Week in review: Gaming gets small

Sony takes the wraps off its new PS3 Slim game console, which is smaller, lighter, and cheaper. Also: Microsoft and Facebook on the court docket.

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Sony is taking the game console wars down a notch with its new machine's belt size.

The electronics giant finally took the wraps off the much-rumored PS3 Slim and gave it the more affordable $299 price tag consumers have been clamoring for.

Sony Computer Entertainment CEO Kaz Hirai performed the unveiling at a press conference Tuesday in Cologne, Germany, preceding the opening of the Gamescom Expo.

The Slim is hitting stores September 1 in North America and Europe. Hirai says the device has the same features and functions as the "old" PS3 but is 33 percent smaller, 36 percent lighter, and comes with a 120GB hard drive.

The PS3 Slim changes the marketplace considerably. Standalone Blu-ray players that offer similar performance to the PS3, like the LG BD390 and Samsung BD-P3600, used to offer some savings over PS3, but now they actually cost a little more. All of this begs the question: how can these standalone players expect us to pay more?

Needless to say, Sony hopes that a trimmed-down--and less expensive--PS3 Slim will similarly invigorate sales of the PlayStation 3, which has lagged behind the Nintendo Wii and the Microsoft Xbox 360 and has taken some of the luster off the PlayStation brand (even though earlier versions of the PS3 received high marks from this publication). Here is CNET's official review of the PS3 Slim .

More headlines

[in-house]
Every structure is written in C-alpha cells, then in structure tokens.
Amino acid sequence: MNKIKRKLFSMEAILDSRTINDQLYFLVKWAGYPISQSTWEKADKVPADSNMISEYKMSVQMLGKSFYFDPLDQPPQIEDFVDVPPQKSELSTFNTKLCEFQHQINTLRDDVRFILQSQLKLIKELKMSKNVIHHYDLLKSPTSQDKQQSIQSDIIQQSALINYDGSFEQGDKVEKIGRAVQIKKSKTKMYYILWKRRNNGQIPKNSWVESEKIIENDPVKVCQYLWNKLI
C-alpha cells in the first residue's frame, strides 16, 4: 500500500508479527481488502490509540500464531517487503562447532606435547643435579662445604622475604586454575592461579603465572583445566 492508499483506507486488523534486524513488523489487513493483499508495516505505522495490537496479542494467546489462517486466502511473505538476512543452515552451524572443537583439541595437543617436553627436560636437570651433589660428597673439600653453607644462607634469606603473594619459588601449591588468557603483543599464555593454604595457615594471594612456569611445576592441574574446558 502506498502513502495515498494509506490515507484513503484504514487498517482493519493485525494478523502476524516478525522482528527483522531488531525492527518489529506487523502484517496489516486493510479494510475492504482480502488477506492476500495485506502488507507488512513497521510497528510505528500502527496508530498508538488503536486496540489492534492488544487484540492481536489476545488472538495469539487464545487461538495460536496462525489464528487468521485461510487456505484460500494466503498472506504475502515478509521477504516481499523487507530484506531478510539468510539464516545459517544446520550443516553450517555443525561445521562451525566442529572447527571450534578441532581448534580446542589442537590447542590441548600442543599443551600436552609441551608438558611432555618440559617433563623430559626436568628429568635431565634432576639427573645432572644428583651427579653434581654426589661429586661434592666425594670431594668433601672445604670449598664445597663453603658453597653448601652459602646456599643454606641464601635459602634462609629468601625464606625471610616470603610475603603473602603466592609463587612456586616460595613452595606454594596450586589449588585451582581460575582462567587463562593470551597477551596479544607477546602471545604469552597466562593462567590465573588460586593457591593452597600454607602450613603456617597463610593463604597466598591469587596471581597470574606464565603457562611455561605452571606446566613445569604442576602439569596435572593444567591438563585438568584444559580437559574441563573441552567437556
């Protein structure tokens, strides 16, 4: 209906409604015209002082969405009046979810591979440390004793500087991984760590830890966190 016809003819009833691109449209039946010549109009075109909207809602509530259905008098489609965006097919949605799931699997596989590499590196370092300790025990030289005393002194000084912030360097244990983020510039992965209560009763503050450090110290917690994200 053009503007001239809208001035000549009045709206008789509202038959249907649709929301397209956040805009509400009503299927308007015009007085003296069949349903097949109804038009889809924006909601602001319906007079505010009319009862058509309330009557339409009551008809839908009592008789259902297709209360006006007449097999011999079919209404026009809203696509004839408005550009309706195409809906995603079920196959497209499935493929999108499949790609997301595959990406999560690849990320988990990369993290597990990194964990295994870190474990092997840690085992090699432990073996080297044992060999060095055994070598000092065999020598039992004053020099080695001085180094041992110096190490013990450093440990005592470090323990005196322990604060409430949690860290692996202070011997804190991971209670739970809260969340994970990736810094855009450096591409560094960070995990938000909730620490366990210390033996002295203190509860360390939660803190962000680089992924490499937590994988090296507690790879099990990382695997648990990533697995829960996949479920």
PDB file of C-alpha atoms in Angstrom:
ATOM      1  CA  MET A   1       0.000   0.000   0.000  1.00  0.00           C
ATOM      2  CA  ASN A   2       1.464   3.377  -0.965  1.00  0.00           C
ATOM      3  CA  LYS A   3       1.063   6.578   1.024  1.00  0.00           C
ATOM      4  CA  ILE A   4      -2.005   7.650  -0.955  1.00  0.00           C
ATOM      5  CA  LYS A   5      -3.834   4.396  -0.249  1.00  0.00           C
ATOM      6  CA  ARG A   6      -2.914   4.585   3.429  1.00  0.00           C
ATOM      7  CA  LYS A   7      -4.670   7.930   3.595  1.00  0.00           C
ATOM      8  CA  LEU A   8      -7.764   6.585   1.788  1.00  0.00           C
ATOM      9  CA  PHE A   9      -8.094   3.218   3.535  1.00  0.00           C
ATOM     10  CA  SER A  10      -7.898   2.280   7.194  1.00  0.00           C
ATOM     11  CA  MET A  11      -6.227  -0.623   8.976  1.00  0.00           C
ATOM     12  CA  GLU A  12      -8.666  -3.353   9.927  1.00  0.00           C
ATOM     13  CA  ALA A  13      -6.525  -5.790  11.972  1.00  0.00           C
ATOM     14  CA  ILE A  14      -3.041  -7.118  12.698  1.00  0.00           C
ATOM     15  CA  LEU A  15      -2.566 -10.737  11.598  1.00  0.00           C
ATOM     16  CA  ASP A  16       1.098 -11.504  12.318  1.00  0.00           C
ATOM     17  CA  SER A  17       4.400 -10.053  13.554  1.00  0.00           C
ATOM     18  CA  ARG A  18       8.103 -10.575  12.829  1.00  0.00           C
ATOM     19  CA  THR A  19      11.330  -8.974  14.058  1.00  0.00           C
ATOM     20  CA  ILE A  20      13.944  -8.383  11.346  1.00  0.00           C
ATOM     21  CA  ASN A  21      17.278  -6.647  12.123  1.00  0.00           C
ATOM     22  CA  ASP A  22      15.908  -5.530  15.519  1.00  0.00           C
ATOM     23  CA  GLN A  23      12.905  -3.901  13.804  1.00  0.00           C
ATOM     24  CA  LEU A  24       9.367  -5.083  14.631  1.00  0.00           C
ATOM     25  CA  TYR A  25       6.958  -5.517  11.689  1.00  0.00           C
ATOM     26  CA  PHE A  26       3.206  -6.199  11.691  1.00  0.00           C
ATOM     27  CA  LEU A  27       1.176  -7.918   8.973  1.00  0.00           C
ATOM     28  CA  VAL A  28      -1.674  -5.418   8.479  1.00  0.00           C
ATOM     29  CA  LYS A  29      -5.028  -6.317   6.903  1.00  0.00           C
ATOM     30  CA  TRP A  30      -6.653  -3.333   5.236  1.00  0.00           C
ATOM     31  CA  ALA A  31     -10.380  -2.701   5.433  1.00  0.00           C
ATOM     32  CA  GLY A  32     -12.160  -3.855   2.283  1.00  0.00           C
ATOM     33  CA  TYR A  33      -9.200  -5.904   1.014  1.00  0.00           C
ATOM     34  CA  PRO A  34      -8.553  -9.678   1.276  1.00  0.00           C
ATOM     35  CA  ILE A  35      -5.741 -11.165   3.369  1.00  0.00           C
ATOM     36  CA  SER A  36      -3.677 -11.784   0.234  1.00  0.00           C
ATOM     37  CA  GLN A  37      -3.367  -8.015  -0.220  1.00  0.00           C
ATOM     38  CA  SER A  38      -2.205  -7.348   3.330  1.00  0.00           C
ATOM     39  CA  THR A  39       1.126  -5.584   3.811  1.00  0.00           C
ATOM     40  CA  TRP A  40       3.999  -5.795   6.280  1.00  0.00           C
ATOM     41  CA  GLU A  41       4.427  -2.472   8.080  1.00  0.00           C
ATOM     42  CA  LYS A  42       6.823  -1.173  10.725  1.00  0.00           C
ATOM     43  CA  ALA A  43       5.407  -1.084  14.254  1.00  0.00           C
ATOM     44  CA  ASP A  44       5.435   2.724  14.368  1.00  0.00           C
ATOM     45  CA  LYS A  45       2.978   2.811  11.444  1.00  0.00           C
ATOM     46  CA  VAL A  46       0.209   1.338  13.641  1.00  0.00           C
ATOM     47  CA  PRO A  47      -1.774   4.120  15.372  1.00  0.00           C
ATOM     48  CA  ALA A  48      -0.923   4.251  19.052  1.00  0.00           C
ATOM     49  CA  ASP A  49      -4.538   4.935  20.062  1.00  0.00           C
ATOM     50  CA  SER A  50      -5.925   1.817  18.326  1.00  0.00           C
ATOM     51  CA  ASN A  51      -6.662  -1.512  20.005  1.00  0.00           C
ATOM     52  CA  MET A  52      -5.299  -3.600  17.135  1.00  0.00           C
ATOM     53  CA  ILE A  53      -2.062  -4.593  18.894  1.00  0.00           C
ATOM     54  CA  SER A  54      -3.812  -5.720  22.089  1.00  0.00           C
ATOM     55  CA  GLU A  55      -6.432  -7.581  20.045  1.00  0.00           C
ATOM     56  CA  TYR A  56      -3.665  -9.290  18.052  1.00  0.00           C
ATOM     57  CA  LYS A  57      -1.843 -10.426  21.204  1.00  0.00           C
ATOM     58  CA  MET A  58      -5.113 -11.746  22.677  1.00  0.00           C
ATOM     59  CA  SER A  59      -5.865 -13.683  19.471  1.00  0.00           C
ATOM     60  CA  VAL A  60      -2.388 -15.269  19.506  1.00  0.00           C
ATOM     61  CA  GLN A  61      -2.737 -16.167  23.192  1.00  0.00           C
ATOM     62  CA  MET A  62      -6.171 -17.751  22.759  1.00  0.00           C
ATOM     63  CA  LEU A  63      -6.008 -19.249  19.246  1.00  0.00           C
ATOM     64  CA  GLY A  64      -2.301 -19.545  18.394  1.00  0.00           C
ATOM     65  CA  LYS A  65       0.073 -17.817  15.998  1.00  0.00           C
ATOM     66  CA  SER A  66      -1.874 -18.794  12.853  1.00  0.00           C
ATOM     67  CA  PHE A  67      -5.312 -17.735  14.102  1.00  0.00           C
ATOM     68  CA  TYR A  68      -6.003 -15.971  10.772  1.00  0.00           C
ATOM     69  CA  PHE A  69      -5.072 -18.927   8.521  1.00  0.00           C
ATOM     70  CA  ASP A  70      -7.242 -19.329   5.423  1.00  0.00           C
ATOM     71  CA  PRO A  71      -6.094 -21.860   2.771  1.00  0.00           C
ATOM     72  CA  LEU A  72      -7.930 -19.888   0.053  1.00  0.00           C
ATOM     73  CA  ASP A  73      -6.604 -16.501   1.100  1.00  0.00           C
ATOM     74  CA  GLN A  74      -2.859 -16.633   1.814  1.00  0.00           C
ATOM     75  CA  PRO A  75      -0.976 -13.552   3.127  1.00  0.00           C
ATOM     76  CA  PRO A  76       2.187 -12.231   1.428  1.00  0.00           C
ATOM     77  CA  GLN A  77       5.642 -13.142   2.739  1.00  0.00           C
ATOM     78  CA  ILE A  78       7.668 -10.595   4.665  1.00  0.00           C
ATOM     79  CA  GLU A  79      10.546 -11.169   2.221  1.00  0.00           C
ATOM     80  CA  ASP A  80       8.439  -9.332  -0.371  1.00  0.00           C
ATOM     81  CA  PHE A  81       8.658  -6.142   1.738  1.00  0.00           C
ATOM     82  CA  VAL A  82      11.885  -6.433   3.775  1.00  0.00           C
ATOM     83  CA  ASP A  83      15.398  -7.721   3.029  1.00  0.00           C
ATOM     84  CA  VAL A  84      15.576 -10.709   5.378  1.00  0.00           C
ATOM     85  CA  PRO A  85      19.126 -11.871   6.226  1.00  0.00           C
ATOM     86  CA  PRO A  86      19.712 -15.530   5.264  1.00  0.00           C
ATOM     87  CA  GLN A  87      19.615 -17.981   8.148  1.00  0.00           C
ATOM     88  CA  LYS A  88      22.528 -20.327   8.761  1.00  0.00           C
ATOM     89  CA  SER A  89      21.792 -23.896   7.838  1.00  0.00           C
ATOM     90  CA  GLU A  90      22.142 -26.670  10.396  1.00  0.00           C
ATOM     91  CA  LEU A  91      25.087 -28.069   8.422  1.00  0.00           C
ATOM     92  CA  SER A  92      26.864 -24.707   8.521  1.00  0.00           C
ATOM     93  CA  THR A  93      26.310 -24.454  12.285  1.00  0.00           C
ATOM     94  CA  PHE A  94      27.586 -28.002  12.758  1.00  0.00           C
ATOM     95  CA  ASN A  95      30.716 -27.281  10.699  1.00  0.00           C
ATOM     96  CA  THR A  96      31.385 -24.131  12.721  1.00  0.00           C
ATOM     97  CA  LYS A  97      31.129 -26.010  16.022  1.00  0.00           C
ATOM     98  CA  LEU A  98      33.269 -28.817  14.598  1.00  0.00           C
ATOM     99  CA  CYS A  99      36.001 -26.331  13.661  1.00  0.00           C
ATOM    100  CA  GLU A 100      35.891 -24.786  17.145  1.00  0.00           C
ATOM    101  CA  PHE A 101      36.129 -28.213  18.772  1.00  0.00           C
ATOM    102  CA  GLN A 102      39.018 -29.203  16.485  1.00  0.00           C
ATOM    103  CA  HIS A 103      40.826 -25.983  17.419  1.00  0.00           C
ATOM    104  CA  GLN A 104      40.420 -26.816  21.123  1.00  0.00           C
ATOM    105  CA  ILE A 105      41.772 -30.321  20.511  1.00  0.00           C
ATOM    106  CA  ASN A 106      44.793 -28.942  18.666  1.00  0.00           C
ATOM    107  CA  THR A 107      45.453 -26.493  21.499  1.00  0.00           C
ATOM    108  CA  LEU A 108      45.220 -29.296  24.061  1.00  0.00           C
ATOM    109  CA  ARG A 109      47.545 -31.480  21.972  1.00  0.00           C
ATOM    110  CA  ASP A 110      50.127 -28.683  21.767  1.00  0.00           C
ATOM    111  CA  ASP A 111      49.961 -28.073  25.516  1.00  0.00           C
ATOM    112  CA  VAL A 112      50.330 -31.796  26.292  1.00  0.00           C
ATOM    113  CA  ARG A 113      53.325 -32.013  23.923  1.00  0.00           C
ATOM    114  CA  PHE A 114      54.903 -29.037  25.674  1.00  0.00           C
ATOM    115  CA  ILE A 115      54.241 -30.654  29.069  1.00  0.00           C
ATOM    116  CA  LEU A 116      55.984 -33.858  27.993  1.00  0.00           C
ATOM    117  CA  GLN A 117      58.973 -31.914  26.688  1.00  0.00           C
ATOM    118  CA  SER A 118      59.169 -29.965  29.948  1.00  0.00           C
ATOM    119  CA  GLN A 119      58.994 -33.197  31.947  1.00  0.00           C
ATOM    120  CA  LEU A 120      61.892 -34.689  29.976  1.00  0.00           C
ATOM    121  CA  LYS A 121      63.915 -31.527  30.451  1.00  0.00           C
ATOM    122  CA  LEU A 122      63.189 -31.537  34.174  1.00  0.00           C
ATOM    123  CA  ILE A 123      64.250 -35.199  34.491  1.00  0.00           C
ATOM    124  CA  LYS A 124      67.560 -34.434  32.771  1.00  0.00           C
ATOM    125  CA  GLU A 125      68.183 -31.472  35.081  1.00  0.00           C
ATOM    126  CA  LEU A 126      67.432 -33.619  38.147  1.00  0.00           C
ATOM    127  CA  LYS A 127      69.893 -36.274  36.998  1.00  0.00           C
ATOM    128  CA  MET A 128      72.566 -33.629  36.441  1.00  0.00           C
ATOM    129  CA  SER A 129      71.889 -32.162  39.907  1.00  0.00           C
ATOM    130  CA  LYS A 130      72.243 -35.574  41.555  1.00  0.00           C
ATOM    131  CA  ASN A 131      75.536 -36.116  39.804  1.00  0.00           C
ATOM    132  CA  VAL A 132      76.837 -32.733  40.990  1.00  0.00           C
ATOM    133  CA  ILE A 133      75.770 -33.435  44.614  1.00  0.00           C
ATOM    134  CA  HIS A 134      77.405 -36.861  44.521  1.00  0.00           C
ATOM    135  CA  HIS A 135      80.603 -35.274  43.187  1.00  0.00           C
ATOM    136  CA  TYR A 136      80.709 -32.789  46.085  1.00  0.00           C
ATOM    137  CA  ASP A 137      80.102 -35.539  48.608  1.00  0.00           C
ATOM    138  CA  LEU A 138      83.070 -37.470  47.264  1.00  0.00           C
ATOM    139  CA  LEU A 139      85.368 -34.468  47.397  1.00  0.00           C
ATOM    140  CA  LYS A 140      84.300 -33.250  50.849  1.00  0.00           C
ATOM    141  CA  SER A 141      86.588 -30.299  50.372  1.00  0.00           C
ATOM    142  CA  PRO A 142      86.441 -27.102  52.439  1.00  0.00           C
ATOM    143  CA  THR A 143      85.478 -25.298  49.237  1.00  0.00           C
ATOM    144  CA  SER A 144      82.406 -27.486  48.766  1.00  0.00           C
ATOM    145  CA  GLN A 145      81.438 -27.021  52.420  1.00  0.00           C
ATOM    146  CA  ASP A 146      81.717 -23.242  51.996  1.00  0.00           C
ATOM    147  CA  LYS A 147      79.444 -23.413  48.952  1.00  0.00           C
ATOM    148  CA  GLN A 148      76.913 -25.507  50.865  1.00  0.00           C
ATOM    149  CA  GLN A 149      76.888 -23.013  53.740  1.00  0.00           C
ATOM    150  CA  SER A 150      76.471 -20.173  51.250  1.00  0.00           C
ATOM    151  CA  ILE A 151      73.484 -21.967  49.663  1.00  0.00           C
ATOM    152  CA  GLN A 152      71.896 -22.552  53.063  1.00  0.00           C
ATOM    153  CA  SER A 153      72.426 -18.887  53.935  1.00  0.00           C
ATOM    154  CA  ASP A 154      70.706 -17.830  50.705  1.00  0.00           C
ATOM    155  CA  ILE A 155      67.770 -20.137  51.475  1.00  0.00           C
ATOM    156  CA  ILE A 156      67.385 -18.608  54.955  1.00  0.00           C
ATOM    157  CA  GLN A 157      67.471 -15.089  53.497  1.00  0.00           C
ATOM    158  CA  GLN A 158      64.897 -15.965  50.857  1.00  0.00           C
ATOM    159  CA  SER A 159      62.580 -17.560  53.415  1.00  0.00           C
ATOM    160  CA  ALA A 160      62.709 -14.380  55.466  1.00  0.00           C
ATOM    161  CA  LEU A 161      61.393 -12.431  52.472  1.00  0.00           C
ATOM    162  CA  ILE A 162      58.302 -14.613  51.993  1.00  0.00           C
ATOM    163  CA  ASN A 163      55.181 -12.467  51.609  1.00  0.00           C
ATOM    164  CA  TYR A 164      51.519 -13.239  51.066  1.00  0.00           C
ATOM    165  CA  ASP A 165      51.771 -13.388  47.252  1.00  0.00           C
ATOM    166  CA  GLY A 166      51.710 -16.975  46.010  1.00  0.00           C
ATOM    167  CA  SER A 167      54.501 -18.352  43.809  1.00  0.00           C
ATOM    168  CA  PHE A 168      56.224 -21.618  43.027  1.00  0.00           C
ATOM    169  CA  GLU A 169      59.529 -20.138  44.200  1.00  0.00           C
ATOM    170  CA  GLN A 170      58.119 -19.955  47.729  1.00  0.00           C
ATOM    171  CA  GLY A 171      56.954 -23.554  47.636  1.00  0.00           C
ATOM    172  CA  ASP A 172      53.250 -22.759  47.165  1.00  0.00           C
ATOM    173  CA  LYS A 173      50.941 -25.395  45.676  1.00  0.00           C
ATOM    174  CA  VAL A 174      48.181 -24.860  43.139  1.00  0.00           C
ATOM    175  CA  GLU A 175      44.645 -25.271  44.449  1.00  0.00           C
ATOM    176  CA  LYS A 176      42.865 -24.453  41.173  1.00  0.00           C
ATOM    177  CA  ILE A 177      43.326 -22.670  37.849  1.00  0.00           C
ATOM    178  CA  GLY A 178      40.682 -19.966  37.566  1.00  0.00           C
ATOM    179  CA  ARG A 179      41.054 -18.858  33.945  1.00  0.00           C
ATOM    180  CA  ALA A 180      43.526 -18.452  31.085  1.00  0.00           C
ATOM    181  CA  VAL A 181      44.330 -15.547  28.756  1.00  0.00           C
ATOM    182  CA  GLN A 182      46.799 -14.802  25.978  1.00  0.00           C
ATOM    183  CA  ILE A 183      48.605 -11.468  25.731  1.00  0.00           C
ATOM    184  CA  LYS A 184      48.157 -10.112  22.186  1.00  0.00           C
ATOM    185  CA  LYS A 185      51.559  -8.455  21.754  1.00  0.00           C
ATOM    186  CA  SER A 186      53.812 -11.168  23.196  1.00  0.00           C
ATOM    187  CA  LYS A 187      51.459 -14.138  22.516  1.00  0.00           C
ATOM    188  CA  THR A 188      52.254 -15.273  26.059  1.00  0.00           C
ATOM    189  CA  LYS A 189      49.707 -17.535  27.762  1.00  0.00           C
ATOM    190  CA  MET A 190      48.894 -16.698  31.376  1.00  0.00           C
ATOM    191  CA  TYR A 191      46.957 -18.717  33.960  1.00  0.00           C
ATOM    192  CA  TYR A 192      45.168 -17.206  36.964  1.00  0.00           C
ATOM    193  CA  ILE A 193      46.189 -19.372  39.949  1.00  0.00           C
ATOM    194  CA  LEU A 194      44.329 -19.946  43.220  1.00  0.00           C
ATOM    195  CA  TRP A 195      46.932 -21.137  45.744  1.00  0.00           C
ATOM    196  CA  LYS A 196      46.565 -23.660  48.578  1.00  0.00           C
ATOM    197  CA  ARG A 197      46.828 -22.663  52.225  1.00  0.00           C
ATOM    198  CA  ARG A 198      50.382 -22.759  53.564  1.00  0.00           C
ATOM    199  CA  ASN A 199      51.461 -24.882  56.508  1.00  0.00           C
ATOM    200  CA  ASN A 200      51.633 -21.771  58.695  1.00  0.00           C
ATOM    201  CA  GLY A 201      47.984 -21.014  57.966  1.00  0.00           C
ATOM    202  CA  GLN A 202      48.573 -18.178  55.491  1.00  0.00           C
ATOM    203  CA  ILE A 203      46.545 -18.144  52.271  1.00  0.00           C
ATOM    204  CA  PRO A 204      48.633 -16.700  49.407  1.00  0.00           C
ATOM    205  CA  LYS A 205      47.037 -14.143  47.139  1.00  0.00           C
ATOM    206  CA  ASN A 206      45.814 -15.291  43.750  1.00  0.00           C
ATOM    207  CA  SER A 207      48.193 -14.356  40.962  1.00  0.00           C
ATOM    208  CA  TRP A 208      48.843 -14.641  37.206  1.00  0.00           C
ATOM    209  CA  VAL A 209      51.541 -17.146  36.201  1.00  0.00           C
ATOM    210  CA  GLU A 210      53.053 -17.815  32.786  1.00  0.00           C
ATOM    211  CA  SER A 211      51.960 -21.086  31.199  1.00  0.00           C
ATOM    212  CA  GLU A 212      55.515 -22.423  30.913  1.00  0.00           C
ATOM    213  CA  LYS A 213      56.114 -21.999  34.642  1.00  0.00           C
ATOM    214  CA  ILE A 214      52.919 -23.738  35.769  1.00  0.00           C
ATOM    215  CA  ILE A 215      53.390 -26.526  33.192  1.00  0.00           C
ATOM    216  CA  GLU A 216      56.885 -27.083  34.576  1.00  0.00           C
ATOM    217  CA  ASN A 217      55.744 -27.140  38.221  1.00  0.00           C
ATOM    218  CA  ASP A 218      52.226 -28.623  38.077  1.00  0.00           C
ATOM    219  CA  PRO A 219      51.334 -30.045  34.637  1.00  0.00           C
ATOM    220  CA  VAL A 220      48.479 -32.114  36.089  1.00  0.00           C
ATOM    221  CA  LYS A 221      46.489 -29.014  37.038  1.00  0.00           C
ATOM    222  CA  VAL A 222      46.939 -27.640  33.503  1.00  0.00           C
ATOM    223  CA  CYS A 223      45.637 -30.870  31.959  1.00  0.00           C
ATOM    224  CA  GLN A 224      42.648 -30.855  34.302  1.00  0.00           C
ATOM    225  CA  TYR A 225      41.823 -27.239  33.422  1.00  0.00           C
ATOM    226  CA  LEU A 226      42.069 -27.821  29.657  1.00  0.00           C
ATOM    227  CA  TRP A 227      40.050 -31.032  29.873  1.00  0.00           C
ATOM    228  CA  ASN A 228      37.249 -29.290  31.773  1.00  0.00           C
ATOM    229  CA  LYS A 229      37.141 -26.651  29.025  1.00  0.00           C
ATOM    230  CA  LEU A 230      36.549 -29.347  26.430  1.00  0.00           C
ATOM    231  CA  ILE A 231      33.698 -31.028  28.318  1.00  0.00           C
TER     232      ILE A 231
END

Microsoft asks for stay of Word injunction

The software maker also asks an appeals court to quickly hear an appeal of the order, which threatens to halt sales of Microsoft Word in its current form.

Users file privacy lawsuit against Facebook

Complaint alleges that the social-networking site is violating California consumer privacy laws by disseminating private information to third parties for commercial purposes.
•  Facebook privacy lawsuit 'a jumbled mess'

Three men indicted in largest U.S. data breach

Florida man accused of stealing credit card data from TJX is among those named in breach involving Heartland, 7-Eleven, Hannaford Brothers, and others.

It's official: MySpace to acquire iLike

CEO Owen Van Natta said in a conference call that the News Corp.-owned social network has agreed to purchase the social music site, following rumors.
•  Does iLike price show cost of Facebook dependence?
•  Source: iLike to debut downloads on Facebook app

Coalition to challenge Google Books settlement

The Internet Archive is reportedly forming a coalition of tech giants to be led by veteran Silicon Valley attorney Gary Reback.
•  Challenge to Google Books settlement focuses on class actions

Justice Dept. approves Oracle's Sun buy

With the federal government giving its nod, the biggest remaining hurdle is getting the OK from the European Commission.

Facebook disables 6 rogue apps, but 5 more appear

A handful of unwelcome applications were sending Facebook users to a phishing site, stealing passwords, and then spamming users' friends.
•  Rogue Facebook apps steal log-in data, send spam

Budget PC brands see biggest gains in consumer satisfaction

Compaq and Gateway gain ground in the annual American Customer Satisfaction Index, but Apple maintains a wide lead.
•  Search satisfaction high as Google rules the group

Also of note
•  Apple Store has retrofurbished iPods
•  CBS to run video ad in magazine this fall
•  Hacker Mitnick may sue AT&T over data breach

 

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